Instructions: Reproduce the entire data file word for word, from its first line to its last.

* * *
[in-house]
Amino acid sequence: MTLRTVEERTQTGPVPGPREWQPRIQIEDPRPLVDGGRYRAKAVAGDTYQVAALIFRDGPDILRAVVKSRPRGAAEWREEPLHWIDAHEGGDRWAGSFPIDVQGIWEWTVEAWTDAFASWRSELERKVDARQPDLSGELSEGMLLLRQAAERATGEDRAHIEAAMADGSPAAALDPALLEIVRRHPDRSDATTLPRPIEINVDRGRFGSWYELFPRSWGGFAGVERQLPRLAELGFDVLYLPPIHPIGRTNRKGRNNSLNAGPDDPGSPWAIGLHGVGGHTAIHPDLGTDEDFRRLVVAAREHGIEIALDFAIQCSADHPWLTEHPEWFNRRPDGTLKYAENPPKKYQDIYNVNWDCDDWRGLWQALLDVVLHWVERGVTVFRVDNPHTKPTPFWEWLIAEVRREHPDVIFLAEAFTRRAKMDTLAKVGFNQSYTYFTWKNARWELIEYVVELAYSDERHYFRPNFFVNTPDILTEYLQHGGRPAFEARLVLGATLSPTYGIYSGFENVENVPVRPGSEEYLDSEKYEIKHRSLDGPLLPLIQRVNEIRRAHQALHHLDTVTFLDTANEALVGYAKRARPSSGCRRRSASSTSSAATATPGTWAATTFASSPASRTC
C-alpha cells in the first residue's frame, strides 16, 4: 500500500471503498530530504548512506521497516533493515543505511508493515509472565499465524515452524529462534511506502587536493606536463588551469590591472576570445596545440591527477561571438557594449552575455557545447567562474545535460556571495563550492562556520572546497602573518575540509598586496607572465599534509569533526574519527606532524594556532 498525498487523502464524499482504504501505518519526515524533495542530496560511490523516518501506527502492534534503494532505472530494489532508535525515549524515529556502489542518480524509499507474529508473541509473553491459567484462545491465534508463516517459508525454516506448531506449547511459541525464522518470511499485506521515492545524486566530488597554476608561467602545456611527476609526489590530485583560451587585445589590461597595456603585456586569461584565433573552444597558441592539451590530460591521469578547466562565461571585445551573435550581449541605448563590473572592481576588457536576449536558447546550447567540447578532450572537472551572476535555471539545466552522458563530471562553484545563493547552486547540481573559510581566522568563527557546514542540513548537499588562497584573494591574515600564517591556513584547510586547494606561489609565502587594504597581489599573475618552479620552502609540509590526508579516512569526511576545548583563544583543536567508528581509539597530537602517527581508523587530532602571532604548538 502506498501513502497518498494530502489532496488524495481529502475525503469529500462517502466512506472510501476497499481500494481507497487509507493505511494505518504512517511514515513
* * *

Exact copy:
[in-house]
Amino acid sequence: MTLRTVEERTQTGPVPGPREWQPRIQIEDPRPLVDGGRYRAKAVAGDTYQVAALIFRDGPDILRAVVKSRPRGAAEWREEPLHWIDAHEGGDRWAGSFPIDVQGIWEWTVEAWTDAFASWRSELERKVDARQPDLSGELSEGMLLLRQAAERATGEDRAHIEAAMADGSPAAALDPALLEIVRRHPDRSDATTLPRPIEINVDRGRFGSWYELFPRSWGGFAGVERQLPRLAELGFDVLYLPPIHPIGRTNRKGRNNSLNAGPDDPGSPWAIGLHGVGGHTAIHPDLGTDEDFRRLVVAAREHGIEIALDFAIQCSADHPWLTEHPEWFNRRPDGTLKYAENPPKKYQDIYNVNWDCDDWRGLWQALLDVVLHWVERGVTVFRVDNPHTKPTPFWEWLIAEVRREHPDVIFLAEAFTRRAKMDTLAKVGFNQSYTYFTWKNARWELIEYVVELAYSDERHYFRPNFFVNTPDILTEYLQHGGRPAFEARLVLGATLSPTYGIYSGFENVENVPVRPGSEEYLDSEKYEIKHRSLDGPLLPLIQRVNEIRRAHQALHHLDTVTFLDTANEALVGYAKRARPSSGCRRRSASSTSSAATATPGTWAATTFASSPASRTC
C-alpha cells in the first residue's frame, strides 16, 4: 500500500471503498530530504548512506521497516533493515543505511508493515509472565499465524515452524529462534511506502587536493606536463588551469590591472576570445596545440591527477561571438557594449552575455557545447567562474545535460556571495563550492562556520572546497602573518575540509598586496607572465599534509569533526574519527606532524594556532 498525498487523502464524499482504504501505518519526515524533495542530496560511490523516518501506527502492534534503494532505472530494489532508535525515549524515529556502489542518480524509499507474529508473541509473553491459567484462545491465534508463516517459508525454516506448531506449547511459541525464522518470511499485506521515492545524486566530488597554476608561467602545456611527476609526489590530485583560451587585445589590461597595456603585456586569461584565433573552444597558441592539451590530460591521469578547466562565461571585445551573435550581449541605448563590473572592481576588457536576449536558447546550447567540447578532450572537472551572476535555471539545466552522458563530471562553484545563493547552486547540481573559510581566522568563527557546514542540513548537499588562497584573494591574515600564517591556513584547510586547494606561489609565502587594504597581489599573475618552479620552502609540509590526508579516512569526511576545548583563544583543536567508528581509539597530537602517527581508523587530532602571532604548538 502506498501513502497518498494530502489532496488524495481529502475525503469529500462517502466512506472510501476497499481500494481507497487509507493505511494505518504512517511514515513